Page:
Jeremy Lin: What He Means to Asians, Athletes, and Dreamers
I’ve been watching the whole Linsanity phenomenon with a mixture of exhilaration and anxiety. While I don’t generally follow basketball, I am certain that Linsanity means something—to Asian Americans, to the world of sports, to anyone who’s ever had a dream and been told no. I watch and follow and devour any analysis, because Lin is part of my community — I am, like Jeremy Lin, a second generation Taiwanese American, raised in Silicon Valley by engineers. He’d fit right in at a family reunion or church potluck. At least a dozen of my Asian male friends have changed their Facebook avatars to photos of Jeremy.
What I can relate to is the experience of being told “No” – not explicitly because of race (no one says those things so directly in this day and age), but never really knowing if that was the reason. And I can relate to being denied athletic opportunities, even if the only time I even dared to venture in that arena was during my freshman year of high school.
HIgh School Sports Reject
Not that I was any good at sports. Skinny and uncoordinated, I was always last picked for any team in P.E. class. Our coach, a formidable woman who was rumored to have played on the LPGA tour, looked the other way when other kids heckled my nervous attempts to catch and throw. Most of my friends were exempt from P.E., having made it on some sort of school team, leaving me at the mercy of 19-year old seniors who melted eyeliners in the locker room with the same Bics they used to light their joints.
Knowing that I had one more year of state mandated abuse ahead of me, that spring I made a Hail Mary to get out of P.E. – by trying out for the badminton team. It didn’t require years of training or athletic prowess. What it did require was a signature from my P.E. teacher to try out.
As I slipped out of my navy gym shorts and into my stirrup pants that day, I grabbed the green permission slip out of my backpack and marched upstairs to the glass coaches’ office. Cigarette smoke mingled with the metallic odor of a hot curling iron. The coach jumped up from her seat and met me at the doorway.
“Could you —” I stammered, shoving the paper towards her.
“No.” Coach interrupted. She stood there and smiled, her formidable body guarding the entrance to her sanctuary. Perhaps she had misunderstood me, and thought I wanted something else − perhaps to use her phone? Mooch a can of orange soda? Borrow her curling iron?
“Could you sign this form? So I could try out for badminton?” I attempted again. All she did was stare me down with her beady blue eyes and nicotine stained smile. I stood there for a few seconds. Then it finally hit me: she was not going to help. I was being told “No” by a teacher.
Is It About Race?
It’s been a long time since I was denied the opportunity of trying out for the team. Closed that door and locked away the key. But I don’t need to reach back that far to identify that nagging feeling of being told “No”.
Not being promoted.
Not getting that call returned.
Not being acknowledged by a hostess at a swanky restaurant.
Of course, those things happen to a lot of people. And (with the exception of the restaurant) it could very well be that I just wasn’t that good. But when a person is doing something that isn’t typical of their people of their ethnicity, there’s always that nagging doubt. Could it be… because of race?
While at the gym this morning (I still manage to make it to yoga and group exercise classes) I mulled this over as I attempted to balance myself on a giant rubber ball – while holding a plank for a full minute. I fell off the ball after about fifteen seconds.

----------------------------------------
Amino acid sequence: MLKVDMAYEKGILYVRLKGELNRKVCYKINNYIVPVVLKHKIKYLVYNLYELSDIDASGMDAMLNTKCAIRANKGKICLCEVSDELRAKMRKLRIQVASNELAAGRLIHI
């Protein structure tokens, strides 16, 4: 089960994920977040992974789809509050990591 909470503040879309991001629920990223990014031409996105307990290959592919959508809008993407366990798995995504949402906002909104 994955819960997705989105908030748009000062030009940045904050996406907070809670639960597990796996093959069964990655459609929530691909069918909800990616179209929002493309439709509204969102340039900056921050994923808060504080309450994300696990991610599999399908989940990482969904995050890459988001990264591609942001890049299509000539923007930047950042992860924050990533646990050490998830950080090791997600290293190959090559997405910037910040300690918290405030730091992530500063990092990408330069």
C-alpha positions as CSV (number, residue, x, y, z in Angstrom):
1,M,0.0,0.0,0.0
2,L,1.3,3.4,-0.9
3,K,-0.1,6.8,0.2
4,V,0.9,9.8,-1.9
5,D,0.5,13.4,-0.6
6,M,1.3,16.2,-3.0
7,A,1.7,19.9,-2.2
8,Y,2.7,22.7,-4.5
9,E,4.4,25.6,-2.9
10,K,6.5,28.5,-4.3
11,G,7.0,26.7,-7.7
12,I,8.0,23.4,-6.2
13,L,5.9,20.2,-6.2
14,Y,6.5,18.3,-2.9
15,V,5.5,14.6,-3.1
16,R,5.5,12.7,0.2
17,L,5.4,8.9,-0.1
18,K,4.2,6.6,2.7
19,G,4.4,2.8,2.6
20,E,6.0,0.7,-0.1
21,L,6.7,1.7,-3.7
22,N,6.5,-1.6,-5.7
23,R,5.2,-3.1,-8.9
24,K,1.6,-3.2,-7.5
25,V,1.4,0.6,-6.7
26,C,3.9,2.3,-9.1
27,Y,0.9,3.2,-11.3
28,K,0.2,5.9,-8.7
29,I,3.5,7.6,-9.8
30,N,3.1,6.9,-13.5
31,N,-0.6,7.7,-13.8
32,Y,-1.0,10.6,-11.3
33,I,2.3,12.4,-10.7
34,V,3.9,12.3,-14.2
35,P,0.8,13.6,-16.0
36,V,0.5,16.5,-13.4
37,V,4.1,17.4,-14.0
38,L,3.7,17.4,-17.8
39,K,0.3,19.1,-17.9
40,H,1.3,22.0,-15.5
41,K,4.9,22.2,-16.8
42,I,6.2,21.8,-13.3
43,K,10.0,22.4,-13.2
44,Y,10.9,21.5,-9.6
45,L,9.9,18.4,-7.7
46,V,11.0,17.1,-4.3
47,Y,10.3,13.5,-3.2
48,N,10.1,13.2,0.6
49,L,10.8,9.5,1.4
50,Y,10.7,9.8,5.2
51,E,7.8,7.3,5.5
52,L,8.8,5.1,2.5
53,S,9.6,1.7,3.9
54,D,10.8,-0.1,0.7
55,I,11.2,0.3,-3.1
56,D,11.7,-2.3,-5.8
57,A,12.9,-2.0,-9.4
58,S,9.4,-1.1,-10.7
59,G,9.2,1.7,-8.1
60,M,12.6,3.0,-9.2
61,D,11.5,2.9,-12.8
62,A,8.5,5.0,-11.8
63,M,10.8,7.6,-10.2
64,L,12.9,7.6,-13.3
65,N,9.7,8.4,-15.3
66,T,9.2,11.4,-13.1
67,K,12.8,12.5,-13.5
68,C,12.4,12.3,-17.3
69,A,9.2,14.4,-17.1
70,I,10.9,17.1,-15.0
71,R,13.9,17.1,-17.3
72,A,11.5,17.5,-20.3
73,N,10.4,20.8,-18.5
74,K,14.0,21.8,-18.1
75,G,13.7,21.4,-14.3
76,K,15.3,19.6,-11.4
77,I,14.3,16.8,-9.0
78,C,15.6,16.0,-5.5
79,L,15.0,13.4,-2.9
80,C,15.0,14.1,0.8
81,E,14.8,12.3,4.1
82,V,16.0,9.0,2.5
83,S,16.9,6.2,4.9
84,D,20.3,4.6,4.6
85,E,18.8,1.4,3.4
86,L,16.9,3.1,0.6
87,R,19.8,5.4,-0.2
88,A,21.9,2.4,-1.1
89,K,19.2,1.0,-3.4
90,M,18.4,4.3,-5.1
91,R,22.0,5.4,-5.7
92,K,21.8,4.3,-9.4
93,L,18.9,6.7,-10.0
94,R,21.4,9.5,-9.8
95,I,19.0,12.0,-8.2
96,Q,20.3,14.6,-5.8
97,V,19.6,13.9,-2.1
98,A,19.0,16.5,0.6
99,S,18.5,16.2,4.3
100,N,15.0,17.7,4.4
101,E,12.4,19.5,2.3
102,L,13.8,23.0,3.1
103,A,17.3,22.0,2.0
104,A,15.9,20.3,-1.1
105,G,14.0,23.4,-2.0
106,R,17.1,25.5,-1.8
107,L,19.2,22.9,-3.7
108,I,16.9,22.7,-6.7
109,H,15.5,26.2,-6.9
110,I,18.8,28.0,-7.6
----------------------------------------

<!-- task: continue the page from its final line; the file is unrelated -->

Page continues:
What would Jeremy do?
Jeremy Lin was not offered a spot on a single college team upon graduating from high school. Clearly, he was good -- he was the state all-star in basketball! -- and he was smart. But at 6'3", his size wasn't notable, neither did he have a flashy playing style. Still, he didn't didn’t walk away with his tail between his legs. He sent his stats and his videos to Ivy League recruiters, and was ultimately admitted to Harvard where he played on the basketball team.
Even though he was a star at Harvard, Lin wasn’t drafted initially by the NBA, although he was eventually picked up and bounced around several teams, including his hometown Golden State Warriors, who left him on bench most of the time, then traded him off. When he finally made his breakthrough, he was a non-contracted D-lister sleeping on his brother’s couch while continuing to practice with the Knicks. He’s famously quipped that the Madison Square Garden doorman asked him if he was a trainer. At least they didn’t ask him if he was delivering Chinese food.
Although I share the same Christian faith as Lin, I have to admit, I don’t have that kind of faith. I’m a doubter -- always anxious for the bubble to burst, for the other shoe to fall. And most of all, I’m apprehensive about fairy tales, especially ones that promise a color-blind society. We’ll see. Will his popularity be written off simply as a novelty? The racially charged Twitter smack talk has already begun. Will there be Jeremy Lin sneakers and branded basketballs? Will he go on to have a long career as a commentator? Or like the handful of Asian American athletes who have gone before him, will he be passed over the lucrative promotional opportunities and retire into obscurity?
I’m also realistic enough to know that sometimes as a minority in America, you have to cherish each victory. Storms they will be coming. But like Lin clings to his faith, I think we can all look at his accomplishments as a sign of what was, and is, and is to come.Portions of this post were originally published in "Mamas and Papas: On the Sublime and Heartbreaking Art of Parenting" (San Diego City Works Press)
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